Is this Northam yearbook picture thing still dragging out? Surely Northam must see by now that his situation is hopeless?
I was chatting with a friend in Virginia this morning and mentioned that I normally live by the 20/20 rule:¹ I can forgive most things you did before the age of 20 or more than 20 years ago. There are exceptions, of course, but that’s my rule of thumb.
However, there’s a caveat: You have to fess up completely and not have subsequent black marks on your record.² This was Brett Kavanaugh’s problem. Even though I believed nearly all the allegations of harassment against him, I was willing to forgive his teenage behavior because teenagers are idiots. What’s more, Kavanaugh seems to have led an unproblematic life since he left college. His problem, however, is that he panicked when this stuff first came up and he denied all of it. I’m quite sure that was a lie, and that makes it an immediate problem, not one three decades in the past.
Northam has the same problem, but possibly even worse. I mean, first he confesses and apologizes for the blackface photo; then takes it all back and says it’s not him in the picture; and finally offers up a weird story about a different occasion when he put on some shoe polish for a Michael Jackson show. But he still refuses to say how this picture ended up on his yearbook page or why his friends apparently called him “Coonman.” This is ridiculous. Every minute that goes by without a coherent explanation makes it more and more obvious that he’s desperately trying to avoid the truth and instead cobble together some kind of story that will hold up to scrutiny but not make him look like a horrible racist.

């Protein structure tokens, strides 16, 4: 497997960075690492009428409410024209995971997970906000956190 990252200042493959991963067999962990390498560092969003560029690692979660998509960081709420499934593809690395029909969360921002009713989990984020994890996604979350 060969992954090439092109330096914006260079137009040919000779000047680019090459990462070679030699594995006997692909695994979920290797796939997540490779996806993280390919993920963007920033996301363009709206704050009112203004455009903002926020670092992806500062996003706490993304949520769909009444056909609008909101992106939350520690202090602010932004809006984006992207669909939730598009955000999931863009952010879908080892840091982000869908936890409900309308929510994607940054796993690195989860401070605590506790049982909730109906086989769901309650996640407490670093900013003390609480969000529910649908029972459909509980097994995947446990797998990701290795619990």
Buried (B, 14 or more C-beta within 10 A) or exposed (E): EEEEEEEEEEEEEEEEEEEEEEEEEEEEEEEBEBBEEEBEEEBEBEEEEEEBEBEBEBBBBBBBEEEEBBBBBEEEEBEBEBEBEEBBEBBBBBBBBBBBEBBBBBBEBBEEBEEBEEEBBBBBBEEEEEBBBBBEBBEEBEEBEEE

For that alone he has to go. I know this isn’t a popular view right now, but if Northam had a decent explanation that he’d offered immediately, along with the appropriate apologies, I could probably forgive him.³ But he didn’t and he doesn’t.
¹Don’t get too pedantic about this. Obviously something you did at age 19 matters if you’re currently age 21. This is just a rough guideline, nothing more.
²There’s a reason for this: we should encourage people to own up to their pasts honestly. The only way this will happen is if there’s an understanding that doing so is likely to lead to forgiveness. Again, there are exceptions for some behavior, but an honest acknowledgment of your past should generally earn you something. If, on the other hand, we adopt a zero tolerance rule of demanding the death penalty for everything, no matter how long ago and no matter how much you’ve changed since then, the only incentive anyone has is to lie, lie, and lie some more. That’s completely pointless.
³Since some people are always eager to take this the wrong way, let me add this: I’m not insisting that everyone could or should forgive him. Just that I probably would.